What are the primary periods in Cora’s life in the Underground Railroad?
- The Underground Railroad covers five primary periods in the life of Cora: 1. Life in Georgia When Cora’s mother, Mabel, runs away, Cora becomes a young outcast among the slaves of the Randall plantation.
Does Cora get free in Underground Railroad?
Cora runs away from the Randall plantation on The Underground Railroad series premiere, but she doesn’t remain free. Cora goes on a dangerous, harrowing, and sometimes heartbreaking journey on The Underground Railroad.
What happens to Cora in the Underground Railroad book?
Cora is a slave on a plantation in Georgia and an outcast after her mother Mabel ran off without her. She resents Mabel for escaping, although it is later revealed that her mother tried to return to Cora but died from a snake bite and never reached her.
How does Cora resist dehumanization?
Classroom Activity List all the ways that Cora resists the dehumanization of enslavement. Consider her ownership of the plot of land, her friendships with the Hob women, her insistence on confronting danger, her pursuit of literacy, and other examples.
Who freed the Underground Railroad?
However, the network now generally known as the Underground Railroad began in the late 18th century. It ran north and grew steadily until the Emancipation Proclamation was signed by President Abraham Lincoln.
How did Cora get away from Ridgeway?
Ridgeway took Cora’s escape from the Randall plantation personally. Her mother, Mabel, had been the only slave to get away, and he wanted to make sure that didn’t happen with Cora. It turned out that Mabel met a sad fate in her unintended (without Cora, anyway) escape.
Who was Cora Randall?
Cora Einterz Randall is an atmospheric scientist known for her research on particles in the atmosphere, particularly in polar regions.
What did Royal do to Cora?
Of course Cora carries them with her. This exchange occurs at the tail end of a date in which Royal has taken Cora horseback riding and taught her how to shoot a gun.
What happens Ridgeway?
Ridgway is more honest about the reality of America than many other white characters in the novel, refusing to uphold myths about the country and its history. He is obsessed by his failure to capture Mabel and Cora, and he ends up being killed by Cora in Indiana in a final physical battle that resembles a dance.
How did Cora escape?
Ridgeway captures Cora, who leads him to the abandoned railroad station. She escapes along the tracks and emerges days later, accepting a ride from a wagon driver headed west.
Is the book The Underground Railroad based on fact?
Adapted from Colson Whitehead’s Pulitzer-award-winning novel, The Underground Railroad is based on harrowing true events. The ten-parter tells the story of escaped slave, Cora, who grew up on The Randall plantation in Georgia.
What is the message of the Underground Railroad?
-Harriet Tubman, 1896. The Underground Railroad—the resistance to enslavement through escape and flight, through the end of the Civil War—refers to the efforts of enslaved African Americans to gain their freedom by escaping bondage. Wherever slavery existed, there were efforts to escape.
How many slaves did Harriet Tubman help free via the Underground Railroad?
Harriet Tubman is perhaps the most well-known of all the Underground Railroad’s “conductors.” During a ten-year span she made 19 trips into the South and escorted over 300 slaves to freedom. And, as she once proudly pointed out to Frederick Douglass, in all of her journeys she “never lost a single passenger.”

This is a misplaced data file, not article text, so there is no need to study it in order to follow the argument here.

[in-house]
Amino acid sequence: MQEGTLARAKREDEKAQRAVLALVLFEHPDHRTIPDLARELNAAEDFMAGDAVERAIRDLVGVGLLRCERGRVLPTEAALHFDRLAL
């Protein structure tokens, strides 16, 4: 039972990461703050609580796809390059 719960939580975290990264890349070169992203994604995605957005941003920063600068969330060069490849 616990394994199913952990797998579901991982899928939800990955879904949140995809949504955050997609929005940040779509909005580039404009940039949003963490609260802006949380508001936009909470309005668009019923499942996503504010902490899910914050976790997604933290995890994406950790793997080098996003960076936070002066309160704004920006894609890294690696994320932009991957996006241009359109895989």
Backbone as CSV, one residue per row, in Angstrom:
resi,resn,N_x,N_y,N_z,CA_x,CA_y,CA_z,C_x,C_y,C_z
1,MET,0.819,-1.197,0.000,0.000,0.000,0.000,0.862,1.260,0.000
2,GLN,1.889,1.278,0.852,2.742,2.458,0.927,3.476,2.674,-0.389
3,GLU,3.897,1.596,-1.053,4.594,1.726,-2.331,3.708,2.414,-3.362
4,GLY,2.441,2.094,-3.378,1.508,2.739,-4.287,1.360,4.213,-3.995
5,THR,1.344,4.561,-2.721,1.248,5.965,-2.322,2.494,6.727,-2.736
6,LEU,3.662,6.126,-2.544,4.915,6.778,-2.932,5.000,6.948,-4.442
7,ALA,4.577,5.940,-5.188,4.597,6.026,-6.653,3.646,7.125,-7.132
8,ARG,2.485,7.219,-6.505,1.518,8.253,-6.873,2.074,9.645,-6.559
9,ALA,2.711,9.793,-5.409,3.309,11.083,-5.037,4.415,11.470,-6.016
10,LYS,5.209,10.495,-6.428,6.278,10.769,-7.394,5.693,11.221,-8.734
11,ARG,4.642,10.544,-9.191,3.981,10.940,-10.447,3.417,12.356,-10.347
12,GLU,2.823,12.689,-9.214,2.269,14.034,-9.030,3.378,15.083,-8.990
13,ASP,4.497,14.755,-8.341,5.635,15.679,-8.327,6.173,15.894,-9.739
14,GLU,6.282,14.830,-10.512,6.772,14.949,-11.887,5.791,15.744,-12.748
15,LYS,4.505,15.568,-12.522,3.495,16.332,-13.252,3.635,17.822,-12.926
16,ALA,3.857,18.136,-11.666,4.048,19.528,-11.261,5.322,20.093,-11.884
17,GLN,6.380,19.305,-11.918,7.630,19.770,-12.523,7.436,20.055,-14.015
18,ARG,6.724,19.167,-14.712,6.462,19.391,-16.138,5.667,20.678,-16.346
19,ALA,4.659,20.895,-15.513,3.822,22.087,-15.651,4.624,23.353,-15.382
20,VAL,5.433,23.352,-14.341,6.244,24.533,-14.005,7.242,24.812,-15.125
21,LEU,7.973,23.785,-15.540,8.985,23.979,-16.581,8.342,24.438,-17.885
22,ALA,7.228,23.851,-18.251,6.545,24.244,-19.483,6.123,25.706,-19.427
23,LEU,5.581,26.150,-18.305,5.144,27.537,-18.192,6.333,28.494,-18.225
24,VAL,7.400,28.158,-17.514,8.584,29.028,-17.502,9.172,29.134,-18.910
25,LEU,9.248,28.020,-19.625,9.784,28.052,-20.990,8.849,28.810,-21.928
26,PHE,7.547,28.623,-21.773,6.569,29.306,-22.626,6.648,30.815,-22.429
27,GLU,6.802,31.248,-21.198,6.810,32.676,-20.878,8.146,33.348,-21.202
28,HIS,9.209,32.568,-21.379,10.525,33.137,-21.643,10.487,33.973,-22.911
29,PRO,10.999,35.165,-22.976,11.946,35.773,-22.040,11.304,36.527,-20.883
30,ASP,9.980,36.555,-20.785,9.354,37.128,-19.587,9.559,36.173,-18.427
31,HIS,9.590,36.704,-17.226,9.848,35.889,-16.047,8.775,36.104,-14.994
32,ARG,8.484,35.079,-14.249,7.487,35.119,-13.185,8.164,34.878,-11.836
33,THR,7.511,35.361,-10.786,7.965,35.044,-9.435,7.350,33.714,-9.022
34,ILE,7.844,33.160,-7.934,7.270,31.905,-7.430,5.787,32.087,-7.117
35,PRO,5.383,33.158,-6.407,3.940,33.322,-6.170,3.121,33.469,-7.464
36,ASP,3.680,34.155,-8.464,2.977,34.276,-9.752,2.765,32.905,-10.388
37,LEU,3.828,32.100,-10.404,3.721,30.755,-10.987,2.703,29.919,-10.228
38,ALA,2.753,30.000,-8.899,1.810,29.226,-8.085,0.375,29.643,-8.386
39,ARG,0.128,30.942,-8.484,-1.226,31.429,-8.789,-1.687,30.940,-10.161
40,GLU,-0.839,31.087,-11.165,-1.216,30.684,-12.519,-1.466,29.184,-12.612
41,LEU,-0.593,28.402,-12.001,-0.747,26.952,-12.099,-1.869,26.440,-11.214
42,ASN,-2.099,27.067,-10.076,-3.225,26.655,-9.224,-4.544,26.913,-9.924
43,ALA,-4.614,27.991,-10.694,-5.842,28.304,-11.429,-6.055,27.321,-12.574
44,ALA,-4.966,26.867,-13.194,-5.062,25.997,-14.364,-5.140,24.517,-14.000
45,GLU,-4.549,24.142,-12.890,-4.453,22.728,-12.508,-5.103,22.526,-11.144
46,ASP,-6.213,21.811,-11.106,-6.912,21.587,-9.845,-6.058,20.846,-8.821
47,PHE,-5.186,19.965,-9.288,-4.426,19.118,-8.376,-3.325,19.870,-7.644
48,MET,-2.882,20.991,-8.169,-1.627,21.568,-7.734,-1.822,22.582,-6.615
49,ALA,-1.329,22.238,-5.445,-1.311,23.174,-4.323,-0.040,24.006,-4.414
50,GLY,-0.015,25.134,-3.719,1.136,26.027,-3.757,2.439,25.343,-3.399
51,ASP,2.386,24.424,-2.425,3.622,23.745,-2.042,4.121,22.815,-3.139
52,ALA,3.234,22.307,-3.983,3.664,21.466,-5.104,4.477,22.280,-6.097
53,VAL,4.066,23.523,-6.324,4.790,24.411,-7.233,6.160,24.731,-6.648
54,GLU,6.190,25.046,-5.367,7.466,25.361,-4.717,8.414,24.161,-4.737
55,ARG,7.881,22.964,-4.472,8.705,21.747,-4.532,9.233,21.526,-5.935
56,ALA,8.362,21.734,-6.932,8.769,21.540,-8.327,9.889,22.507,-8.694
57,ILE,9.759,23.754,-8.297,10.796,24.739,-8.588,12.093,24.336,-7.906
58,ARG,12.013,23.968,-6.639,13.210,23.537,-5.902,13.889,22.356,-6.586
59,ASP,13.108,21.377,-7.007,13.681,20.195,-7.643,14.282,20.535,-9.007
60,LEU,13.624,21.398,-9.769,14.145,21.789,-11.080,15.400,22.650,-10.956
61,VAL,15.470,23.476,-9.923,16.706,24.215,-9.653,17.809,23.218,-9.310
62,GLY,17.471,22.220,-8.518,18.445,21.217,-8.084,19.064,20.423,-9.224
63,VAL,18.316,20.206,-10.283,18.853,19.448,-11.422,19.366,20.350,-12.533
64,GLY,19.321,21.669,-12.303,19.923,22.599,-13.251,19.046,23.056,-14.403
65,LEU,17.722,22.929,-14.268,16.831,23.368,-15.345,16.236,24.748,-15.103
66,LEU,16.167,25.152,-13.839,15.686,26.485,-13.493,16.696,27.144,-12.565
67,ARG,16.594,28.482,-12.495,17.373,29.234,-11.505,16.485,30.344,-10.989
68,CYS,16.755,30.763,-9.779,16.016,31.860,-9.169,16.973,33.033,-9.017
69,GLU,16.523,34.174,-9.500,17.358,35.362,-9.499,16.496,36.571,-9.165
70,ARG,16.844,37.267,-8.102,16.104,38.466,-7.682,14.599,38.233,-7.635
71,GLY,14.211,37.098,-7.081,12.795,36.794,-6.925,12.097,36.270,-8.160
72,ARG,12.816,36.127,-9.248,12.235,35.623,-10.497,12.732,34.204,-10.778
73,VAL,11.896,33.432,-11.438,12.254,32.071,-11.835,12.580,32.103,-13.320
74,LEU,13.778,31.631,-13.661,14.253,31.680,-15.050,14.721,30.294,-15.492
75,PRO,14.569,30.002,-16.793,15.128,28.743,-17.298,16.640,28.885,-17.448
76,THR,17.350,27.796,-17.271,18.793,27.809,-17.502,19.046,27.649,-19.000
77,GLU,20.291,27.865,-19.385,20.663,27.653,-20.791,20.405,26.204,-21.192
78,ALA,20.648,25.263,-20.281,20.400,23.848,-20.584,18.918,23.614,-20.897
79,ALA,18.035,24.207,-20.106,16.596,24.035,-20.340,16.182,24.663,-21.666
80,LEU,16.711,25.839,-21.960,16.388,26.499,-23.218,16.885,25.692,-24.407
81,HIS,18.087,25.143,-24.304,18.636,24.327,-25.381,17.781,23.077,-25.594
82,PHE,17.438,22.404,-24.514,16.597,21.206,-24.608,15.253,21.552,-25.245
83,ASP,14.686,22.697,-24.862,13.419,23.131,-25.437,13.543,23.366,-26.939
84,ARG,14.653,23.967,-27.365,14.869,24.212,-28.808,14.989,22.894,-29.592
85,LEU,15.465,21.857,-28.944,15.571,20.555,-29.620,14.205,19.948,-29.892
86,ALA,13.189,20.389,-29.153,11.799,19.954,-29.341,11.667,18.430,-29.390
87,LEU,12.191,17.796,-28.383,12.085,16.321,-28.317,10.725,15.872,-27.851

How many slaves were freed because of the Underground Railroad?
According to some estimates, between 1810 and 1850, the Underground Railroad helped to guide one hundred thousand enslaved people to freedom.
Does the Underground Railroad still exist?
It includes four buildings, two of which were used by Harriet Tubman. Ashtabula County had over thirty known Underground Railroad stations, or safehouses, and many more conductors. Nearly two-thirds of those sites still stand today.
On Whitehead’s The Underground Railroad : Coles’s On Whitehead’s The Underground Railroad Chapter 6 Summary & Analysis
On Amazon’sThe Underground Railroad, Cora Randall (Thuso Mbedu) laments, “The first and last thing my mother ever offered me was apologies.” “The first and last thing my mother ever gave me was apologies,” she says in her first words as a fugitive. She is standing in front of a pond, whose water is dark and boiling, and which is framed by tree branches that are barren and sinewy in their shape, Despite the fact that she’s staring dead through the screen, her eyes are filled to overflowing with rage and fatigue, as well as, most importantly, pain.
In a wordless flashback only minutes before, the grandmother had appeared and is essentially gone (but never forgotten) until another prolonged reminiscence in the last episode of the Barry Jenkins–directed miniseries.
After her daughter was born, Mabel escaped the Randall estate with little consideration for her own safety as she was stranded in the depths of Georgia, according to the narrative.
Cora was not the only one she had to flee from, and she would have returned if she had been able to.
- She was apprehended and was never seen or heard from again after that incident.
- Among the few secrets revealed in the program, which follows Cora as she seeks to leave slavery via a network of subterranean trains that operate throughout a fictional but timeless American South, is the fate of Cora’s daughter.
- The Underground Railroadis a slave epic that is solely based on the thoughts, feelings, and wants of its protagonists, rather than their physical surroundings.